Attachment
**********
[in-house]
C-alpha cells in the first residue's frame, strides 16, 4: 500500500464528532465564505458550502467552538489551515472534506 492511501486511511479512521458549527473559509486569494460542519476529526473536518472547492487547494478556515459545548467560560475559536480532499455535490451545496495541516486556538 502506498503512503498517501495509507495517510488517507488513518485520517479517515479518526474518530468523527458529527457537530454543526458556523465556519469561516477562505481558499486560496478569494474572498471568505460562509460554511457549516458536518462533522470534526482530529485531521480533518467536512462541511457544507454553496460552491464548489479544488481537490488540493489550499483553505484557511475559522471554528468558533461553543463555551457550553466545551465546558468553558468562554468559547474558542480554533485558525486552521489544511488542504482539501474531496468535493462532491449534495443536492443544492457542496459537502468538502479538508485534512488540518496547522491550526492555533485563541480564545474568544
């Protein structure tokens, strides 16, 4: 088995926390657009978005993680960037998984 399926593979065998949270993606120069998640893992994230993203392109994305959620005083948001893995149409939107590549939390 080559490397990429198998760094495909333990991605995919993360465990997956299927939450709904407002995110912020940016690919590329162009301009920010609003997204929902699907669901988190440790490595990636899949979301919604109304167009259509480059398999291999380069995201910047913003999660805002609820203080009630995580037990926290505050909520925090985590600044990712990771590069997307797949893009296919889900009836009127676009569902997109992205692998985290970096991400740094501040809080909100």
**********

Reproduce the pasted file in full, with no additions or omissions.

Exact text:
[in-house]
C-alpha cells in the first residue's frame, strides 16, 4: 500500500464528532465564505458550502467552538489551515472534506 492511501486511511479512521458549527473559509486569494460542519476529526473536518472547492487547494478556515459545548467560560475559536480532499455535490451545496495541516486556538 502506498503512503498517501495509507495517510488517507488513518485520517479517515479518526474518530468523527458529527457537530454543526458556523465556519469561516477562505481558499486560496478569494474572498471568505460562509460554511457549516458536518462533522470534526482530529485531521480533518467536512462541511457544507454553496460552491464548489479544488481537490488540493489550499483553505484557511475559522471554528468558533461553543463555551457550553466545551465546558468553558468562554468559547474558542480554533485558525486552521489544511488542504482539501474531496468535493462532491449534495443536492443544492457542496459537502468538502479538508485534512488540518496547522491550526492555533485563541480564545474568544
């Protein structure tokens, strides 16, 4: 088995926390657009978005993680960037998984 399926593979065998949270993606120069998640893992994230993203392109994305959620005083948001893995149409939107590549939390 080559490397990429198998760094495909333990991605995919993360465990997956299927939450709904407002995110912020940016690919590329162009301009920010609003997204929902699907669901988190440790490595990636899949979301919604109304167009259509480059398999291999380069995201910047913003999660805002609820203080009630995580037990926290505050909520925090985590600044990712990771590069997307797949893009296919889900009836009127676009569902997109992205692998985290970096991400740094501040809080909100």